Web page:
It is an object of this invention, therefore, to provide an improved relay having a split armature portions of which operate two switch contacts that are capable of moving independently of one another.

Another object of this invention is to provide an improved armature of the type described which utilizes a single coil and two separate armatures for simultaneously opening or closing two associated switch contacts that are connected in series, thereby providing a more reliable relay.

A further object of this invention is to provide an improved double make-double break relay which is substantially more compact and inexpensive to manufacture than relays of similar function.

Still a further object of this invention is to provide a relay of the type described in which two separate armatures are operated by a single relay coil to effect simultaneous making or breaking of two separately moveable switch arms.

It is also an object of this invention to provide improved means for securing the cover of a relay of the type disclosed herein to the associated base plate upon which the relay elements are mounted.

Other objects of the invention will be apparent hereinafter from the specification and from the recital of the appended claims, particularly when read in conjunction with the accompanying drawings.

In the drawings:

FIG. 1 is a plan view of a relay made according to one embodiment of this invention, but with portions of its cover and armature coil cut for purposes of illustration;

FIG. 2 is a fragmentary front elevational view of this relay, with portions thereof being cut or broken away and shown in section;

FIG. 3 is a side elevational view of this relay as seen when looking at its right side as shown in FIG. 2, portions thereof again being broken away and shown in section;

FIG. 4 is a fragmentary sectional view taken generally along the line 4--4 in FIG. 1 looking in the direction of the arrows; and

FIG. 5 is a fragmentary sectional view taken generally along the line 5--5 in FIG. 1 looking in the direction of the arrows.

Referring now to the drawings by numerals of reference, 11 denotes generally a hollow, rectangular, generally cup-shaped housing having a plane, closed upper end 12, spaced, parallel side walls 13 and 14, and spaced, parallel front and rear walls 15 and 16, respectively. Secured in and sealing the lower, open end of housing 11 is a rectangular base plate 21, which is made from a rigid, dielectric plastic material, or the like. Each corner of plate 21 is flatted off as at 22 (FIGS. 1 and 5) and has thereon an integral, vertical projection 23, and a tab or tongue 24 which projects horizontally from the upper end of each projection. Each tab 23 overlies a portion of housing 11 (FIG. 5) which is crimped at each corner thereof beneath the associated tab 24 to lock the lower edge of housing 11 against a flange 25 which surrounds plate 21 between its chamfered corners.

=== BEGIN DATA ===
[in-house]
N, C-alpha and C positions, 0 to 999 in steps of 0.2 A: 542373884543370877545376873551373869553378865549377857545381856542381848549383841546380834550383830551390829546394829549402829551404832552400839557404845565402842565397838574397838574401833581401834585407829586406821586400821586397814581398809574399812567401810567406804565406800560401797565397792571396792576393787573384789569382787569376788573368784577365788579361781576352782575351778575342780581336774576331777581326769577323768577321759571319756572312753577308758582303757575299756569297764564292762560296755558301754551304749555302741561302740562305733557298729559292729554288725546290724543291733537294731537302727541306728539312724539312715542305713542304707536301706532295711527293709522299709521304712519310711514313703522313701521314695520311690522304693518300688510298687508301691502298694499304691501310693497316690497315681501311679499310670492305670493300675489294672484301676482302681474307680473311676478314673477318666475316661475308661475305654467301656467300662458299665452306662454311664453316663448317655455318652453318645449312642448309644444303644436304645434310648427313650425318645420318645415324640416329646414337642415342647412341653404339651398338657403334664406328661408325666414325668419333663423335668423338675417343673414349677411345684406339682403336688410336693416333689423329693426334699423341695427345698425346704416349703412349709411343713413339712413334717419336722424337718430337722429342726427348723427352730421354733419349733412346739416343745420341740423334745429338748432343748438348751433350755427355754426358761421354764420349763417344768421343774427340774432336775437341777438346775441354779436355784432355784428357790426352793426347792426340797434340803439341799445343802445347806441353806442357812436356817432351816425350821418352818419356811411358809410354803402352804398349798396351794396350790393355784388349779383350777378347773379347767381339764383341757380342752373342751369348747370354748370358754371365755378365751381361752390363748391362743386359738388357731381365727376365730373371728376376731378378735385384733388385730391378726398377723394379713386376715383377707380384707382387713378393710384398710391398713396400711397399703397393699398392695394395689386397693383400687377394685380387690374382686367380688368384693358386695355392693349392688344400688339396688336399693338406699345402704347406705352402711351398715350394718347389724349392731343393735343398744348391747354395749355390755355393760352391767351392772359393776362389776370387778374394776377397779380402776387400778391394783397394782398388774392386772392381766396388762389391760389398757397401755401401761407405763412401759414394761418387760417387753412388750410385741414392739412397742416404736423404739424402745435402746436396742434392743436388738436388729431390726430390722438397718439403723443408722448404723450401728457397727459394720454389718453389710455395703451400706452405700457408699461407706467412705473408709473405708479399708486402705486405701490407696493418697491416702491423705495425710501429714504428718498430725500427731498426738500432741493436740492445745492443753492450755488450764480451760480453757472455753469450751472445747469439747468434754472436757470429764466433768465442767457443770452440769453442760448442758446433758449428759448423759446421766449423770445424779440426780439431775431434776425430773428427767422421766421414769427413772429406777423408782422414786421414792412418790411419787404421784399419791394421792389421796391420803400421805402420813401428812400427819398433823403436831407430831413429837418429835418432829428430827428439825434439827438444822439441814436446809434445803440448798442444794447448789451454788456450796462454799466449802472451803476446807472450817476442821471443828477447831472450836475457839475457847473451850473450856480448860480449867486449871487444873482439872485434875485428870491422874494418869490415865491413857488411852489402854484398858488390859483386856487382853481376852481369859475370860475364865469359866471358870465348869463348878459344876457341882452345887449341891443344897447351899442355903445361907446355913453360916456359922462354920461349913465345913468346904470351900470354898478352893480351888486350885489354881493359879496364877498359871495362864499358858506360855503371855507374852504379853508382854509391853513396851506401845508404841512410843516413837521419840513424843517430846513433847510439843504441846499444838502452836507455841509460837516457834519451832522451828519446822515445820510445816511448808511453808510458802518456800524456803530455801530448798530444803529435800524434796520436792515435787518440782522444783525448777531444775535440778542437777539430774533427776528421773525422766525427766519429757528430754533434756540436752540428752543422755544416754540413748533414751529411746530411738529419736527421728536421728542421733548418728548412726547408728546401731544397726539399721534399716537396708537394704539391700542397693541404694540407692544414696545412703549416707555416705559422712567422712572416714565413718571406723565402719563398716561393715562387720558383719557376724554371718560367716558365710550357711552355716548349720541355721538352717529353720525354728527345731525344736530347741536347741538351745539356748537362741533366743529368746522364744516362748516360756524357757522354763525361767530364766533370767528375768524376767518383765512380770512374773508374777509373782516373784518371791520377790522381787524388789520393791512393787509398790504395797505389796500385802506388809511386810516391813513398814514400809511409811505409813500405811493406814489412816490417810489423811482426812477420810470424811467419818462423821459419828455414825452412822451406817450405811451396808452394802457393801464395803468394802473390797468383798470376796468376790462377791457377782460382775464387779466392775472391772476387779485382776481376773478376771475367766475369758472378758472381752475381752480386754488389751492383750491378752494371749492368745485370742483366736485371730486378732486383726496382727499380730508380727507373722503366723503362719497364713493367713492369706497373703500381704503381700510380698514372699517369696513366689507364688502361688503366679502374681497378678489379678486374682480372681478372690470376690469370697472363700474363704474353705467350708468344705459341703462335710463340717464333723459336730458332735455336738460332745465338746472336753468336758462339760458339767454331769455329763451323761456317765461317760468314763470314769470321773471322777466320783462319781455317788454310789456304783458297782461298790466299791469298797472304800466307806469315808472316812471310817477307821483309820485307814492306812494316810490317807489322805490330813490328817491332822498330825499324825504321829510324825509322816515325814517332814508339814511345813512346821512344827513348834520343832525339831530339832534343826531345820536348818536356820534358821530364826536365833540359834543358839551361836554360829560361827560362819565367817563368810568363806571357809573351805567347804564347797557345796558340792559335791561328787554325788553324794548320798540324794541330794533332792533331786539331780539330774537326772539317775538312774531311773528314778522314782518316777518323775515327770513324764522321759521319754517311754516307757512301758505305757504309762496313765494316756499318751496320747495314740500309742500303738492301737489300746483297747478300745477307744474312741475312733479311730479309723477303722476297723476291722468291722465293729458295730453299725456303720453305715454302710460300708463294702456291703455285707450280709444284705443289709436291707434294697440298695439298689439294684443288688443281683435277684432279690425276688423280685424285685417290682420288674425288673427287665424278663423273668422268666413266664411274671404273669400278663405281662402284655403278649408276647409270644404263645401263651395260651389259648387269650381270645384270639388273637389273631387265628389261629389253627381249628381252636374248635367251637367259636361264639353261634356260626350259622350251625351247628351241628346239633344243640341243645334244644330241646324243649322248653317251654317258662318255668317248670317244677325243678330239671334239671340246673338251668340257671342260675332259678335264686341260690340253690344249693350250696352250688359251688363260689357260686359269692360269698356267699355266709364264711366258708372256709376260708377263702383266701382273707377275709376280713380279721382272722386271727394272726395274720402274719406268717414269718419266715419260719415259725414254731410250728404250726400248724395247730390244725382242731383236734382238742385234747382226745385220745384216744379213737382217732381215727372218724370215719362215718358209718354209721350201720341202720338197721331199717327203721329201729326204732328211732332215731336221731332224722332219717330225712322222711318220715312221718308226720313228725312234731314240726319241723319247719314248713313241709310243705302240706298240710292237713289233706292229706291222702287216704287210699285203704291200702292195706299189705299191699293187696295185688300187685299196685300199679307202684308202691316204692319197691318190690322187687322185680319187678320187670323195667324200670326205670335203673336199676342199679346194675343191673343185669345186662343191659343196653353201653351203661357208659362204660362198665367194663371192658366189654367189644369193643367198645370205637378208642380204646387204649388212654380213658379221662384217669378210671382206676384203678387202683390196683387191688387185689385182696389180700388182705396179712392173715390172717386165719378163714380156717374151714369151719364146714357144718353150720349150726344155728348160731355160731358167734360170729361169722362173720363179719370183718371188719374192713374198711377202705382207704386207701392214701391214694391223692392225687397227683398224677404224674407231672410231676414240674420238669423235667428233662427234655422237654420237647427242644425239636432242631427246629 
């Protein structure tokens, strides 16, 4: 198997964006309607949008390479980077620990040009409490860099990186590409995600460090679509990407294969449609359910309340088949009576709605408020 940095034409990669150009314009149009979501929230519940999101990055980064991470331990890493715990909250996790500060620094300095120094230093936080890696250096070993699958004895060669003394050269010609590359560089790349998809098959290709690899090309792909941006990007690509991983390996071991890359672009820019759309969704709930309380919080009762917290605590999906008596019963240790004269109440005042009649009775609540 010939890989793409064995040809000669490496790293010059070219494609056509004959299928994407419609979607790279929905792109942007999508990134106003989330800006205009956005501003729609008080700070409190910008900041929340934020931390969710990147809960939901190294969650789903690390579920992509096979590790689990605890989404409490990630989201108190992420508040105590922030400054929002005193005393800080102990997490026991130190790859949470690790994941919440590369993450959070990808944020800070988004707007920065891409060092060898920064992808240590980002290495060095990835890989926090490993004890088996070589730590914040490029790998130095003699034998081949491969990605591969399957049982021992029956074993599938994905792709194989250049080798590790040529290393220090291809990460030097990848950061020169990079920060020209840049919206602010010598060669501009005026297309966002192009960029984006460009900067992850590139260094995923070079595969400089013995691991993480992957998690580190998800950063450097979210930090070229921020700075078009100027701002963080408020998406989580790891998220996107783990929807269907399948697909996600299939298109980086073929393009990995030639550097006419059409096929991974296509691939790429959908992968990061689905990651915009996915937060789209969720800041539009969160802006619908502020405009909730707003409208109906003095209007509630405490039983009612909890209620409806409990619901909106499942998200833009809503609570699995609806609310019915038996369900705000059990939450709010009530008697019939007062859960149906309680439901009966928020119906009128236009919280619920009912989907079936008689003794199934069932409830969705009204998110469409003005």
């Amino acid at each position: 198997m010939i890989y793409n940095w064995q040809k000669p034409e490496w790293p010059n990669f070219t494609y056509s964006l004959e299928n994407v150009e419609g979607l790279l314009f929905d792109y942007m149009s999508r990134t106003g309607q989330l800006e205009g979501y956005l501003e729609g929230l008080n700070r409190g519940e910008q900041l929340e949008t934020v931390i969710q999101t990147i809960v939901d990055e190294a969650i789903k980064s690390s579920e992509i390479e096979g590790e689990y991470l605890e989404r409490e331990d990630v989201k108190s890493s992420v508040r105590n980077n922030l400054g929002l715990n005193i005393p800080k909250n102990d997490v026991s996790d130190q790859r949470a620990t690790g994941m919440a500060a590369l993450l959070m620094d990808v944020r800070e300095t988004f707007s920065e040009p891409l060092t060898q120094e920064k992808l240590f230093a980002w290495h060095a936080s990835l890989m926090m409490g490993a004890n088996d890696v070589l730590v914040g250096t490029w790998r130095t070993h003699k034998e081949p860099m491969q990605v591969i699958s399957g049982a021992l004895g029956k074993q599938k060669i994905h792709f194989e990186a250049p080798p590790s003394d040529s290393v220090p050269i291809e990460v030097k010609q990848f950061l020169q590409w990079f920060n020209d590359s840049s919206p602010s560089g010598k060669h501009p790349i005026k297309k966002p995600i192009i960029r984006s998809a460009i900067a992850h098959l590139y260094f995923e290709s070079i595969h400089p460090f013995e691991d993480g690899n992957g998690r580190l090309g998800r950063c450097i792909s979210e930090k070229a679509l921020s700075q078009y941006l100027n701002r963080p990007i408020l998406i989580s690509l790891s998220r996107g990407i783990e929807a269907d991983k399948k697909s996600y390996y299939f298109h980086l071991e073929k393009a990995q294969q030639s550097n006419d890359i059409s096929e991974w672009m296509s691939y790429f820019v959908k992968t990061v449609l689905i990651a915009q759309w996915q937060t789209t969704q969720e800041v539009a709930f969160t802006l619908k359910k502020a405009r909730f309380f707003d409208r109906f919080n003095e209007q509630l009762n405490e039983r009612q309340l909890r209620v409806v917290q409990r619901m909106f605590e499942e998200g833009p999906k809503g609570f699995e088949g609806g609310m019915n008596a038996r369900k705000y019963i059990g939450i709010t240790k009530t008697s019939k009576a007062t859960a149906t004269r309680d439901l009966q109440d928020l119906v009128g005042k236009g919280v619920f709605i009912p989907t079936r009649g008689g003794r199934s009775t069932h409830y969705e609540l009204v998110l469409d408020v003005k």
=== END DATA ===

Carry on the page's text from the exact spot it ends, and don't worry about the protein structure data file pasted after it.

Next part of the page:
Secured at their lower edges to the upper or inside surface of base plate 21 by integral lugs 28 are the two legs 26 and 27 of a right-angular mounting bracket. The leg 26 of this bracket extends parallel to housing wall 16, and the other leg 27 extends parallel to the housing wall 13. Secured at one end flush against the inside surface of bracket leg 27 is the spool or bobbin 31 upon which is wound an armature coil 32. A metal stud 34, which extends coaxially through a dielectric sleeve 35 that is secured in the bore of spool 31, has a reduced-diameter neck portion 36 which extends through a central opening in the bracket leg 27. The neck portion 36 is coined or spun over as at 37 at the exterior of the leg, thereby to fix the spool 31 so that it projects from the left to the right in FIGS. 1 and 2 from the bracket leg 27, and parallel to the other leg 26 of the bracket.